With much of Australia blanketed by a cold and wet winter, our attention once again turns to calves and the challenges associated with rearing during these chilly months.
Some farms will observe an increase in morbidity (sick calves) and mortality (dead calves) during inclement weather. A lot of this is due to pathogen survival under these favourable conditions, but other factors, such as housing and nutrition also play an important role in outcome for the calf.
This article discusses the nutritional requirements of the young calf and how these are affected by environmental temperature.
The protein and energy requirements of a calf are divided into two categories based on their use for maintenance and growth.
Maintenance describes the amount of energy and protein needed to support normal bodily functions, including maintaining body temperature. Maintenance requirements are related to body size with bigger animals having higher maintenance needs.
Growth requirements account for the nutrients required to build body tissues. The nutrients the calf consumes are used to support maintenance first with any nutrients fed in excess of maintenance needs being used for growth. Nutrients needed to support growth logically increase as growth rate increases.
Calf growth is affected by many factors, but daily intake of protein and energy are the most important.
Frequently, energy intake is the first limiting factor to growth.
If a calf consumes more energy than she needs for maintenance, the ‘‘extra’’ energy can be used to convert dietary protein into body tissue. However, if a calf consumes less energy than required for maintenance, there is no energy available for growth.
Diets must provide enough energy to support growth and enough protein to be used for that growth.
Feeding too little of either nutrient, or feeding the wrong ratio of energy to protein, will limit growth.
Nutrients are provided by liquid feeds (milk and milk replacer) and calf starter, with intake and composition of both these feeds affecting growth potential.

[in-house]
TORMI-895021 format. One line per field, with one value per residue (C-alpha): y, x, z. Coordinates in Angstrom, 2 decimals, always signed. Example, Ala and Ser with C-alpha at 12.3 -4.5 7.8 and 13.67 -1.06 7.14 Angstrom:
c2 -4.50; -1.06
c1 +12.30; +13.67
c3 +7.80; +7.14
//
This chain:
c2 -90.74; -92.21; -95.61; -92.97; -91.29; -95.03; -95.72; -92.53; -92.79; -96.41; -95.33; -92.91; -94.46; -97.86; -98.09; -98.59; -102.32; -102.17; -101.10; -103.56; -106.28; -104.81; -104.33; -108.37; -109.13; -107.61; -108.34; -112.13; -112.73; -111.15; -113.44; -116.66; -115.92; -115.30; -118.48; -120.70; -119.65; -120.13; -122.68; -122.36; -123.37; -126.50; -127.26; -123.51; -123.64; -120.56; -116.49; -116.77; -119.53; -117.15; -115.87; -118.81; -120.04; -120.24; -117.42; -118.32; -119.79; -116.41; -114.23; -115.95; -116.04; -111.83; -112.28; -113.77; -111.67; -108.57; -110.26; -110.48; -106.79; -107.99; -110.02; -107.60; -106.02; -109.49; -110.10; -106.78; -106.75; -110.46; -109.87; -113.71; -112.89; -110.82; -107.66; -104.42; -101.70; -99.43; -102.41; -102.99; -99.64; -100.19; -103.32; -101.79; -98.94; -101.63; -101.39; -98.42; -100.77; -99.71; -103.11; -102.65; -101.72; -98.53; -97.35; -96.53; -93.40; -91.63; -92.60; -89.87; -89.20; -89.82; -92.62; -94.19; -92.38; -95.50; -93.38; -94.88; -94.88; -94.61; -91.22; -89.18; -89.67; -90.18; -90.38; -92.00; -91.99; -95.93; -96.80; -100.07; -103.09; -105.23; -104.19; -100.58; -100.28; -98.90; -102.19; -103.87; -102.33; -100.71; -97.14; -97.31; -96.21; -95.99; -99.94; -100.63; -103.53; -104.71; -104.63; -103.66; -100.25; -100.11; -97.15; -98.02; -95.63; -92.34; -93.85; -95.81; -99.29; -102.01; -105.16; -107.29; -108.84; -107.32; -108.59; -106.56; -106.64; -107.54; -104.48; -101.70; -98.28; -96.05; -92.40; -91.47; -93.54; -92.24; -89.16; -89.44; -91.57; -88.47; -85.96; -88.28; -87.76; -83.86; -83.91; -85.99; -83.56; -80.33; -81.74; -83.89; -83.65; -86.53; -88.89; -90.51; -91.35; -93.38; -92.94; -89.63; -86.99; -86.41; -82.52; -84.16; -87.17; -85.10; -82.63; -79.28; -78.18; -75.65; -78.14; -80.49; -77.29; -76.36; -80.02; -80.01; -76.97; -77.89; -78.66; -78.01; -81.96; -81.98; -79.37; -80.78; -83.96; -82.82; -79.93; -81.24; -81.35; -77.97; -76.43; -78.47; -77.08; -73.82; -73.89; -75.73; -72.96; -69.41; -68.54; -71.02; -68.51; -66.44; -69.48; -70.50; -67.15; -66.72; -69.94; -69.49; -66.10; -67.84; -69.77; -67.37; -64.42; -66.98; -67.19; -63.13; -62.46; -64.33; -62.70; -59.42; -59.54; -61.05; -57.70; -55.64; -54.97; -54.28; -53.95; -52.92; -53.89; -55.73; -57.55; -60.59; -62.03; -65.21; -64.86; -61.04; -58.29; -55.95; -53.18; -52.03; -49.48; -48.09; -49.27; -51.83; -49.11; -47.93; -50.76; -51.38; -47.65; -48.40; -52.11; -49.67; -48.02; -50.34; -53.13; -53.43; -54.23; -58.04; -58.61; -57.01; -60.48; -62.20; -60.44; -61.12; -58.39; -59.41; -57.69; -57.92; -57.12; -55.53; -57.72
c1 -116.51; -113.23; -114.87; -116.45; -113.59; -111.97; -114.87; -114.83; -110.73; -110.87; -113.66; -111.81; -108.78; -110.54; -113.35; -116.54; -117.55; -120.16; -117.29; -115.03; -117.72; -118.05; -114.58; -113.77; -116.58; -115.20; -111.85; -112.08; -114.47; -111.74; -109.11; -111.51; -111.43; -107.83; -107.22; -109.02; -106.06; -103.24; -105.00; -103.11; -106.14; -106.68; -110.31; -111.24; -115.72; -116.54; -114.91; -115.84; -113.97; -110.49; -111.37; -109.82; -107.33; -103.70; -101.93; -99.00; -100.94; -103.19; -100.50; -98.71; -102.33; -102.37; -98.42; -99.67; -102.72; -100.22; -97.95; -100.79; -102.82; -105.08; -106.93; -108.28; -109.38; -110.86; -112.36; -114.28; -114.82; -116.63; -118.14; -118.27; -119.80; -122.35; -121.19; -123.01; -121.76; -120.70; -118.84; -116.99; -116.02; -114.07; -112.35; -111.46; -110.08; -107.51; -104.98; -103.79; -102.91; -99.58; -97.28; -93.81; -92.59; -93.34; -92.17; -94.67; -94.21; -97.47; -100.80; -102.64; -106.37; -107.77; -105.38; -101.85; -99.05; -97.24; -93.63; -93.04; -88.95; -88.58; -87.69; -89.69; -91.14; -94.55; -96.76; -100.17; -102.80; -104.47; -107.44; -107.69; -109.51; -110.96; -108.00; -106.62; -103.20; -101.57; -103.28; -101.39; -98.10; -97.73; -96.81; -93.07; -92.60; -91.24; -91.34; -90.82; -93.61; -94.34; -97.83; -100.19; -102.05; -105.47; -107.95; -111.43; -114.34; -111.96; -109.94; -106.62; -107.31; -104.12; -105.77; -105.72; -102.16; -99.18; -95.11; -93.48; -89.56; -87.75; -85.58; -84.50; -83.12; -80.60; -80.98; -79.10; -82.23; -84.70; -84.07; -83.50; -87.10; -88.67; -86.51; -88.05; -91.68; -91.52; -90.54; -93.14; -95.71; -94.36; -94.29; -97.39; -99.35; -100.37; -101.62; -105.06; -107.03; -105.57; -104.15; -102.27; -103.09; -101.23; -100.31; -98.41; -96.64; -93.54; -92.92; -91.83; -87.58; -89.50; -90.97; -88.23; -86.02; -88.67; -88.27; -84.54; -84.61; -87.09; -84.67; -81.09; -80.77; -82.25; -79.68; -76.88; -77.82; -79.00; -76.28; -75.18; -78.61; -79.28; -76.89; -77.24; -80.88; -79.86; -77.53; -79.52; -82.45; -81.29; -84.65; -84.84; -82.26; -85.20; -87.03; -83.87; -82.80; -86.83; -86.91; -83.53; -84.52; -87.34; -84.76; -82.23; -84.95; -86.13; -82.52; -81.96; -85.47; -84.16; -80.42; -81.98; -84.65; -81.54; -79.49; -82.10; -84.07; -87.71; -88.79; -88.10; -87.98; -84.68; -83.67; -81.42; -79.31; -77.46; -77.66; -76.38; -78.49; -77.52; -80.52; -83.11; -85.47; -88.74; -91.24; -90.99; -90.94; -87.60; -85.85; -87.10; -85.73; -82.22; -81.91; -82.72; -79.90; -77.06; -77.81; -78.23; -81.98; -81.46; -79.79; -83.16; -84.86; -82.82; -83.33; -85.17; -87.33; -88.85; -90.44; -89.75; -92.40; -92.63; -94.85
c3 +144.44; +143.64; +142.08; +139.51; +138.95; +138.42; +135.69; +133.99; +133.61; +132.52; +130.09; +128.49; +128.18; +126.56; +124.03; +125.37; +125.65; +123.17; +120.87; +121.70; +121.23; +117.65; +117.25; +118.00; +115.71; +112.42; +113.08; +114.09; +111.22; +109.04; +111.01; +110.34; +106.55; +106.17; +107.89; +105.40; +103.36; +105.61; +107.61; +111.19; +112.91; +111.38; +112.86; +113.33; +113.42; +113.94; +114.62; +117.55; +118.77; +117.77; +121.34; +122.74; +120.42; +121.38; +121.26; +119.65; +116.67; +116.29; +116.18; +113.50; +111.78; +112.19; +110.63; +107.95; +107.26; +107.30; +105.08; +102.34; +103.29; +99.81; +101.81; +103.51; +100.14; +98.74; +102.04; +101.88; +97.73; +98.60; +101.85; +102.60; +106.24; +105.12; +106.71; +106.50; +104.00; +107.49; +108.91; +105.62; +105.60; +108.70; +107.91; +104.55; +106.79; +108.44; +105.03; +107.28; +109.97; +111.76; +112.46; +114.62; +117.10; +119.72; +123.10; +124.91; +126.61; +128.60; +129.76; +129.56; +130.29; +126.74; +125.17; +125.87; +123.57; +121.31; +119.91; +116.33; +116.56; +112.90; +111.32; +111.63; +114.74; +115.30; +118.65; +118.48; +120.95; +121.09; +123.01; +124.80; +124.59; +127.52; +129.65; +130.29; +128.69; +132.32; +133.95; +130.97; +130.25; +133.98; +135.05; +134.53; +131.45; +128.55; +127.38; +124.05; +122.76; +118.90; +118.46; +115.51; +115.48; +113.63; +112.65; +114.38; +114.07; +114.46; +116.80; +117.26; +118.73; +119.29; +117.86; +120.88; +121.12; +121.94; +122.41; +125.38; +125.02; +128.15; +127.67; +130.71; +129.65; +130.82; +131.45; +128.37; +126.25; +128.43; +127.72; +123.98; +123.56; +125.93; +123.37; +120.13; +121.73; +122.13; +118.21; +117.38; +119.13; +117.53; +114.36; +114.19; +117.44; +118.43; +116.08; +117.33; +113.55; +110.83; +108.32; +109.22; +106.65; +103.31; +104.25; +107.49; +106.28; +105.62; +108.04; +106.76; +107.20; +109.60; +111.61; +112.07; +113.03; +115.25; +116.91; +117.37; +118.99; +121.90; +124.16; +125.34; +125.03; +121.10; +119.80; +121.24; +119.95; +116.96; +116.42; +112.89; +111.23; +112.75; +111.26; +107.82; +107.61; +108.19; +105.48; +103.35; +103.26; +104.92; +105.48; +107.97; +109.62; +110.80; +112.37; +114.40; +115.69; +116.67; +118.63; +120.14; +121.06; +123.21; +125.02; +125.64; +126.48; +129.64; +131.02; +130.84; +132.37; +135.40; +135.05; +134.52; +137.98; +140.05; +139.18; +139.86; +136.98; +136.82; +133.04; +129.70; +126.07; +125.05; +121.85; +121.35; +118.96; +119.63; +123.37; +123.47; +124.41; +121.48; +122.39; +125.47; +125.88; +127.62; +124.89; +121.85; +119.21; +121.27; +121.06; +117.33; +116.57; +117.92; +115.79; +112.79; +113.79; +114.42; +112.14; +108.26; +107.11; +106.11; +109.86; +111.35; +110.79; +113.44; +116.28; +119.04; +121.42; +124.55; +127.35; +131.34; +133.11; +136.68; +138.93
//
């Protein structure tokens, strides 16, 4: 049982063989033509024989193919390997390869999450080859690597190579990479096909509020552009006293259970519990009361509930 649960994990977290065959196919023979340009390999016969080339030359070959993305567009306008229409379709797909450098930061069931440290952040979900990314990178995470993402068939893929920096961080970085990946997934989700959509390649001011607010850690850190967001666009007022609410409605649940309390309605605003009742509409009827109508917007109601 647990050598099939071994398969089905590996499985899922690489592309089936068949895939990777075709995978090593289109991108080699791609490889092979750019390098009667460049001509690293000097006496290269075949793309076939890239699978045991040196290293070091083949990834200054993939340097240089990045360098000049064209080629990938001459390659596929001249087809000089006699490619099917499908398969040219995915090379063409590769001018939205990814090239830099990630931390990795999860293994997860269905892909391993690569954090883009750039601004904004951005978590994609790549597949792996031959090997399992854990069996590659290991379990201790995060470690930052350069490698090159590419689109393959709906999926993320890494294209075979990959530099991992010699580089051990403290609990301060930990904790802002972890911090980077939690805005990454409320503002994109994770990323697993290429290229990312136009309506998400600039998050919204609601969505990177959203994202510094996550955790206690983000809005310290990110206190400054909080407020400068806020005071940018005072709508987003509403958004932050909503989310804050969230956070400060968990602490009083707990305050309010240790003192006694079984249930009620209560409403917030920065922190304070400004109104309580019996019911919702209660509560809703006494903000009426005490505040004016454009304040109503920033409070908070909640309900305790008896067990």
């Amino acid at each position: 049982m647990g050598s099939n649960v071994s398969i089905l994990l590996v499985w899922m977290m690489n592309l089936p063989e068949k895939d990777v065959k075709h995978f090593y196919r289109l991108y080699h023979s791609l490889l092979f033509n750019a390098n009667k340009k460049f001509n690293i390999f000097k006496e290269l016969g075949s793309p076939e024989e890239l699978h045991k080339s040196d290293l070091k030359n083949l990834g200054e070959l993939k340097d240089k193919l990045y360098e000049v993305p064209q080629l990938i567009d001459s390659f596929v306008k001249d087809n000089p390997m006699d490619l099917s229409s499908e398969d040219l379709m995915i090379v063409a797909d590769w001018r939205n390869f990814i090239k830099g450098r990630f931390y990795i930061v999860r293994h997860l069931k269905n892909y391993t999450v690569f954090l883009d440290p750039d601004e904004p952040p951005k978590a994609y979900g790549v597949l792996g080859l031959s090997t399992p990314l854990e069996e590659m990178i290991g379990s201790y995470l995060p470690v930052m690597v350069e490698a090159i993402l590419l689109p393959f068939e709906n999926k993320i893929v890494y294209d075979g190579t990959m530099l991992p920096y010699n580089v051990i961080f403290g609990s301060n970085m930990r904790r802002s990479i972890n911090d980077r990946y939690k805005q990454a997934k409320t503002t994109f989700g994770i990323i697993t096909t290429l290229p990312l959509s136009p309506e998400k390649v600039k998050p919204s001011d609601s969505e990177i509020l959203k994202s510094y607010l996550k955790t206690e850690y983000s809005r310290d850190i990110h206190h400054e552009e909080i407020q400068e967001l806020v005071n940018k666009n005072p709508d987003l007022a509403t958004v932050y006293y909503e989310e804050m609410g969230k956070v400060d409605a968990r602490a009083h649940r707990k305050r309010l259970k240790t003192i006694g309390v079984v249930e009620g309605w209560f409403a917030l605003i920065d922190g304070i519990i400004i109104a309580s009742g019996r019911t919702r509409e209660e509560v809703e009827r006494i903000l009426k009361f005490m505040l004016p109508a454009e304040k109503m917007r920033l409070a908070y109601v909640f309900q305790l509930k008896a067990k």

The ‘‘normal’’ core body temperature of a young calf is 38.6°C (range 38.5 to 39.5°C).
There is an environmental temperature range at which a calf is comfortable and does not require any additional energy to actively warm or cool its body. This zone is called the thermoneutral zone and, for a dairy calf up to three weeks of age, is between 10 and 25°C.
This thermoneutral zone changes as a calf grows due to the production of heat from fermentation in the rumen and increase in body mass. For example, the thermoneutral zone for a one-month old dairy calf is 0°C to 25°C. Within this zone the amount of body heat produced by the calf equals or exceeds the heat lost from the body through various means.
Breed, hair coat, wind, precipitation, mud and solar radiation will also affect the thermoneutral zone.
Environmental conditions also affect maintenance energy requirements.
Calves housed in drafty, wet, cold conditions have higher maintenance energy requirements than those housed in draft-free, dry environments.
Newborn calves are particularly vulnerable to these changes in temperature.
A calf is born with a supply of brown fatty tissue that releases energy as heat, but in extreme cold conditions this energy reserve may be used up within hours of birth. When the brown fat energy reserve runs out, a calf uses the energy designed to maintain its body temperature and may fail to gain weight.
If the environmental temperature falls below the thermoneutral zone, the calf uses more energy from the diet to maintain its core body temperature.
When the environmental temperature drops from 20°C to 5°C, calves less than three weeks of age require 40 per cent more energy from the diet just to maintain core body temperature. This does not allow any partitioning of nutrients for growth.
It is recommended that young calves should be fed extra energy during cold weather to satisfy the increase in maintenance energy requirements and improve the chances of increased growth during this critical period. This can be accomplished by increasing the volume of liquid diet being fed or by adding additional milk solids to the diet (fortifying the milk).
Australian research has shown important increases in growth rates during the pre-weaning period in calves fed fortified milk compared to calves fed on conventional diets.
Research has also shown that calves fed on a higher plane of nutrition are less likely to succumb to sickness than those fed inadequately in relation to their environment. This supports the need to provide additional nutrition to young calves during winter when the risk of disease and exposure to the elements is greatest.
Always speak with your veterinarian prior to embarking on a change in calf nutrition as inconsistent feeding can result in gastrointestinal upset and diarrhoea.